Metabolism

In science, metabolism refer so []

Overview
In 1779, Adair Crawford, in his Experiments and Observations on Animal Heat, outlined preliminary ideas on animal heat.
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In 1783, Antoine Lavoisier and Pierre Laplace, in their Memoir on Heat, building on Crawford and others, began to initiate the field of metabolism, and thereafter conducted a number of experiments on humans.

In 1974, Henry Swan, in his Thermoregulation and Bioenergetics, published the following historical timeline of the development of metabolic theory: [1]

Metabolism (history)

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Quotes
The following are related quotes:

“If one had the kind of vision [e.g. electron microscope/quantum microscope] that allowed one [see: advanced perspective] to see molecules and were in a jungle, one would see molecules wandering about everywhere, at random. In this ceaseless wandering, one might recognize a locus in which molecules of various types were particularly concentrated, which held its form [bound state] approximately while myriads of molecules streamed in and out [turnover rate]; and that locus would be a monkey in the jungle. That continuous inflow and outflow of material [metabolism], and whatever of its structure endured, would not only make that a unique monkey from among monkeys but would ensure that it changed [see: Heraclitus] from moment to moment throughout its entire existence.”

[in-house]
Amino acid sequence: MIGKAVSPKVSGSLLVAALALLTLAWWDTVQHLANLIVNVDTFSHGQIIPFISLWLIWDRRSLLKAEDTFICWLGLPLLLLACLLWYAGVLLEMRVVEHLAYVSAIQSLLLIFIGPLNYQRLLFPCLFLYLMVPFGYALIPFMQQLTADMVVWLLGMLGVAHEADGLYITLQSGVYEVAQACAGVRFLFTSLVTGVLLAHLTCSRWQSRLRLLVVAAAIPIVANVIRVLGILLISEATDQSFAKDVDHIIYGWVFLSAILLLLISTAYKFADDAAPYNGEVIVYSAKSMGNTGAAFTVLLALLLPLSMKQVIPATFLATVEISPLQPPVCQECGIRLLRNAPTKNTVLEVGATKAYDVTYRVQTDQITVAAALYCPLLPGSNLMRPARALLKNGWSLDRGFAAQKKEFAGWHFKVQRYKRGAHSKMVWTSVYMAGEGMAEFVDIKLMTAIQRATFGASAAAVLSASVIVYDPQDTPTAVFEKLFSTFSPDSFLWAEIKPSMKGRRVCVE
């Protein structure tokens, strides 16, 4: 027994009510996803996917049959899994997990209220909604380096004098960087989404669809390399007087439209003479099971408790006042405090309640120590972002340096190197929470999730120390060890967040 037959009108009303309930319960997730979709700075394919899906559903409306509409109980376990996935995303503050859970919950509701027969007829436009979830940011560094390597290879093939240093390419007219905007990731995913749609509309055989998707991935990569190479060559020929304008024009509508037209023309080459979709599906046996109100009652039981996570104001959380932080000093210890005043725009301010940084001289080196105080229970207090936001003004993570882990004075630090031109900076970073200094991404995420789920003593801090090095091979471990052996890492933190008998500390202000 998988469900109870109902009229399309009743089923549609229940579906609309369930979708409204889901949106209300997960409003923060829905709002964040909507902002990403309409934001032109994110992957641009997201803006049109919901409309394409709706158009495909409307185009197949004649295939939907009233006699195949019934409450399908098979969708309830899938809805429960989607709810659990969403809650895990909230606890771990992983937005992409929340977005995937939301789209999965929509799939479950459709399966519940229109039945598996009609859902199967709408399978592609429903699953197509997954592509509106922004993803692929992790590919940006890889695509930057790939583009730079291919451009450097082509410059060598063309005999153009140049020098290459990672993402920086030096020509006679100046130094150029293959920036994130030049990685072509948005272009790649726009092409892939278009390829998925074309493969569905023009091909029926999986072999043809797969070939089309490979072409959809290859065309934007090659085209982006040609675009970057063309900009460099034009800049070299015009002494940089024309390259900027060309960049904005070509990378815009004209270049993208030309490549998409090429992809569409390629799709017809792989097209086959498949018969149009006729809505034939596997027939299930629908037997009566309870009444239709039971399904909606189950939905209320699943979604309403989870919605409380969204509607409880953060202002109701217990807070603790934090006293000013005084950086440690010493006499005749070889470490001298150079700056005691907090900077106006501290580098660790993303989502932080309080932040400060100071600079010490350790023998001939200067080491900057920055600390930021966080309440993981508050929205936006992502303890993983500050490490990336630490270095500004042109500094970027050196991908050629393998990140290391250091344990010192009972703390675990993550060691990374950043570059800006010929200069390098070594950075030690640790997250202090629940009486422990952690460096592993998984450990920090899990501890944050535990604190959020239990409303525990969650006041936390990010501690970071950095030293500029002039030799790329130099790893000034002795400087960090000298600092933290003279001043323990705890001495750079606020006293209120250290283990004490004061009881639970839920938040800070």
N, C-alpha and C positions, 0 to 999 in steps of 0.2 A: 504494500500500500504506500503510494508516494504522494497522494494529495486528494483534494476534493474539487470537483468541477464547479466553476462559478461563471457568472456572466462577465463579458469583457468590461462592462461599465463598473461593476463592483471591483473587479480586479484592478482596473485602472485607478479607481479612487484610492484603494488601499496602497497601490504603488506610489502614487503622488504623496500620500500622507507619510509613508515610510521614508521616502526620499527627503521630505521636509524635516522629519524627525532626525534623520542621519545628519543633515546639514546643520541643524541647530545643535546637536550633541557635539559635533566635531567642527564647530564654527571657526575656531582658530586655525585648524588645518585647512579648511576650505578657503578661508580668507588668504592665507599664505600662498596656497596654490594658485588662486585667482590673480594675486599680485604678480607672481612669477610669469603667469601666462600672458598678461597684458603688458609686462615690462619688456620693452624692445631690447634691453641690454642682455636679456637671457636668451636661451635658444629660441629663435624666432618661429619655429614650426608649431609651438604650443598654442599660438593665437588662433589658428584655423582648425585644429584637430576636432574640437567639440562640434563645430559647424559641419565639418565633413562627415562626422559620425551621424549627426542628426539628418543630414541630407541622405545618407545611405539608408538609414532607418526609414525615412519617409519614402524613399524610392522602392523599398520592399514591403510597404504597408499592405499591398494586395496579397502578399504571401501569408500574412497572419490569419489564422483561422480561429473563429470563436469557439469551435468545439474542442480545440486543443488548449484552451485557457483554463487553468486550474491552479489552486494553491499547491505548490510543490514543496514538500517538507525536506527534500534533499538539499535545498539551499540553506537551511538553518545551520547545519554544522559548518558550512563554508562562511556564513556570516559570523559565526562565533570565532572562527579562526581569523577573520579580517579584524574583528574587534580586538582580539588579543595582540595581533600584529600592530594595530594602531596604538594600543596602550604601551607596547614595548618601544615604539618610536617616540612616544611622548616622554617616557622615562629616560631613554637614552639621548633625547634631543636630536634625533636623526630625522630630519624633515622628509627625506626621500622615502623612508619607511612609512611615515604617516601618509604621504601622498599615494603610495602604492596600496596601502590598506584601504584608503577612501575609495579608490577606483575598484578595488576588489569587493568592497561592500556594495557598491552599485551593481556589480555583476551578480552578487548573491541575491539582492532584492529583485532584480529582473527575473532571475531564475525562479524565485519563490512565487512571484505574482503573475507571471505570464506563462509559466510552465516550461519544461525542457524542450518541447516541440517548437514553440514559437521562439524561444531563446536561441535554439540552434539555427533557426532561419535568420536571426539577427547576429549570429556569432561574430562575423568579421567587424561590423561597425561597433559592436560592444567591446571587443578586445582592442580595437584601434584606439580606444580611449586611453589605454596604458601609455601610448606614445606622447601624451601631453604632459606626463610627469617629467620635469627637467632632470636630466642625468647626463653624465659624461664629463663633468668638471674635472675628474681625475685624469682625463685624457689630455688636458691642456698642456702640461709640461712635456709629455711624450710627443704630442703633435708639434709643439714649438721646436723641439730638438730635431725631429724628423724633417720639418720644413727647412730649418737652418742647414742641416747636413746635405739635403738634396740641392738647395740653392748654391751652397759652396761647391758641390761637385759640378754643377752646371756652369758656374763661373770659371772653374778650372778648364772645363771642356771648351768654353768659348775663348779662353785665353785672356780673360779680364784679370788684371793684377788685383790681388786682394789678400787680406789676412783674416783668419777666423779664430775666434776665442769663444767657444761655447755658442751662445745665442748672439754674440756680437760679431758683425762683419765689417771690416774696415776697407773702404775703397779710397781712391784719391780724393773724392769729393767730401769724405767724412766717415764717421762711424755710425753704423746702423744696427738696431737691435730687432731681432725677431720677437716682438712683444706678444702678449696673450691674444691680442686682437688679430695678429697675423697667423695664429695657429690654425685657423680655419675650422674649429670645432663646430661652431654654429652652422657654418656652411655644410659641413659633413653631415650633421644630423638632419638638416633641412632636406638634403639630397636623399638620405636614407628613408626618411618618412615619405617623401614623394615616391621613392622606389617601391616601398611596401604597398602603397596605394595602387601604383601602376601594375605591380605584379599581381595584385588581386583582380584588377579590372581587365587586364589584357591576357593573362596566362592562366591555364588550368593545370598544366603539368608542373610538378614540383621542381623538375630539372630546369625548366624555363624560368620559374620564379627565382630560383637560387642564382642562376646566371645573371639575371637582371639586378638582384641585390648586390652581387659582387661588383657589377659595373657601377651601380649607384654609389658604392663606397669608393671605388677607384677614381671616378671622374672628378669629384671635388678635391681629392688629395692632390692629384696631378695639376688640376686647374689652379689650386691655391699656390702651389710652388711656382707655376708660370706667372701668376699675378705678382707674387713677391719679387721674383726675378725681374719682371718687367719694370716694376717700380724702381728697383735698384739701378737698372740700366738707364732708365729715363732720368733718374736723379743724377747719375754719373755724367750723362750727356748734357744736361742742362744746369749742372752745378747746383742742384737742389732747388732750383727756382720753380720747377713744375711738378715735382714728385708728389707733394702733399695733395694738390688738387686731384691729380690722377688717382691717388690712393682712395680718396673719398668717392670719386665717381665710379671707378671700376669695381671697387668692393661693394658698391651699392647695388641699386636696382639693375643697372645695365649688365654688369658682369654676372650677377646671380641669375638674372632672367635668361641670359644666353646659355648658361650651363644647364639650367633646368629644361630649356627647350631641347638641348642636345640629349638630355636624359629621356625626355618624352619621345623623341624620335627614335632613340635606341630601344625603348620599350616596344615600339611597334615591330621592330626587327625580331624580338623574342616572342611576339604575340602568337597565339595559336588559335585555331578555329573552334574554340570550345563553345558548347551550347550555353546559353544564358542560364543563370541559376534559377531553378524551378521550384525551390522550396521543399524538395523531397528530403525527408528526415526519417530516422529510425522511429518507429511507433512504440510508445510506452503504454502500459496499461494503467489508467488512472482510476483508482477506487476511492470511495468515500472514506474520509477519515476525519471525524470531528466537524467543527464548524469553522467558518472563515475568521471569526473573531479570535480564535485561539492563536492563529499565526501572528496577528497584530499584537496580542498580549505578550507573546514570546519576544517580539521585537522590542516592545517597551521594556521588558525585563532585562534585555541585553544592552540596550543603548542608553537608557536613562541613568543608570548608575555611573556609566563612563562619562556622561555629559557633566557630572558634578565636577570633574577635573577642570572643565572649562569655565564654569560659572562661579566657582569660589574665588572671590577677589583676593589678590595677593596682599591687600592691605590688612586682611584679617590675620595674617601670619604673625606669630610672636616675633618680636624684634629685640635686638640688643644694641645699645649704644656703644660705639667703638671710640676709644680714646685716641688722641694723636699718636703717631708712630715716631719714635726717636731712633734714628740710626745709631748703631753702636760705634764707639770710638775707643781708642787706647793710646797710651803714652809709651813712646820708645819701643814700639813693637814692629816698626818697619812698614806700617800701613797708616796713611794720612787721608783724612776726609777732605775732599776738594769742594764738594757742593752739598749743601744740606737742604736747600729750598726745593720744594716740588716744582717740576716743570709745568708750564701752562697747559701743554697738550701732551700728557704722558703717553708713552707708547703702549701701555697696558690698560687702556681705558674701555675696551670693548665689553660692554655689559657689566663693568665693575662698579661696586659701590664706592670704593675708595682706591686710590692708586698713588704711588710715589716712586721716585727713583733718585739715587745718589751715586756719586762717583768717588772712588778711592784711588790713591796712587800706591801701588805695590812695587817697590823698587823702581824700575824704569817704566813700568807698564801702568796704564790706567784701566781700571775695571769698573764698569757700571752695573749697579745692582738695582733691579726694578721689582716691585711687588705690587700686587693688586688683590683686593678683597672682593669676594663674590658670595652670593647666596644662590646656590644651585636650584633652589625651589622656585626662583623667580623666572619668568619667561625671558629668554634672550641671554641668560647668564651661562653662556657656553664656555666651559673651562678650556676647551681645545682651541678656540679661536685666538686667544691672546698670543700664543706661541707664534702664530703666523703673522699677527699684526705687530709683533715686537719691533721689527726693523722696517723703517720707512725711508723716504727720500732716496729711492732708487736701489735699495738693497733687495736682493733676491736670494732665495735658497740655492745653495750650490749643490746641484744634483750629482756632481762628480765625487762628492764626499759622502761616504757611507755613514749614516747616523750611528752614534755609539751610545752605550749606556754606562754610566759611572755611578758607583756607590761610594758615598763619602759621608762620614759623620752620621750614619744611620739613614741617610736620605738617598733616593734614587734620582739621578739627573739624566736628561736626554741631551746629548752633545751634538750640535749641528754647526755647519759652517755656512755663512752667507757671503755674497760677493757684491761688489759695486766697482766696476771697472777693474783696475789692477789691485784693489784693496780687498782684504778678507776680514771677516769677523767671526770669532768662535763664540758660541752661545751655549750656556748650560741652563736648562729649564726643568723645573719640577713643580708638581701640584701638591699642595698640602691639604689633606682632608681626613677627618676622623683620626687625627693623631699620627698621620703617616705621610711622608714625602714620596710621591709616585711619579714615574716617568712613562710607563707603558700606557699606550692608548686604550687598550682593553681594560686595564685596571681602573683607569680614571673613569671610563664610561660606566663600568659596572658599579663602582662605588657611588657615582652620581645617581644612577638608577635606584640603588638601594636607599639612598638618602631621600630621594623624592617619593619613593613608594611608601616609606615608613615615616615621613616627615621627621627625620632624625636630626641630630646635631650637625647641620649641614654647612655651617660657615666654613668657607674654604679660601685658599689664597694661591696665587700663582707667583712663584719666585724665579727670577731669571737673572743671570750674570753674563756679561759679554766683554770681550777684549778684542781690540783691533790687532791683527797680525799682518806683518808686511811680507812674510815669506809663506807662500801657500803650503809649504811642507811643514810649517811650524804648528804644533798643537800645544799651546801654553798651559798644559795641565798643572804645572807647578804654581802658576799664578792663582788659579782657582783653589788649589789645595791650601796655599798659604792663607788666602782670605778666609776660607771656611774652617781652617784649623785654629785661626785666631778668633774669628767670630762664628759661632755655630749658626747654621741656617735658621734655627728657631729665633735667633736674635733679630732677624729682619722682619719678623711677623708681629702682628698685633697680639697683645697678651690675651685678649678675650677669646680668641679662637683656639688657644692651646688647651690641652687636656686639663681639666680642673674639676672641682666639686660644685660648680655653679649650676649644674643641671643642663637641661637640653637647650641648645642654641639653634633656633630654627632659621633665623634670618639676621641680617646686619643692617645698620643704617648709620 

Albert Szent-Gyorgyi (c.1965), Publication [2]

References
1. Swan, Henry. (1974). Thermoregulation and Bioenergetics: Patterns for Vertebrate Survival (pg. xi). American Elsevier Pub. Co.
2. (a) Wald, George. (1965). “Determinism, Individuality, and the Problem of Free Will” (pg. 24), in: New Views of the Nature of Man (editor: John Platt). University of Chicago Press.
(b) Scott, George P. (1985). Atoms of the Living Flame: an Odyssey into Ethics and the Physical Chemistry of Free Will (pg. 39). University Press of America.

External links
‚óŹ Metabolism – Wikipedia.

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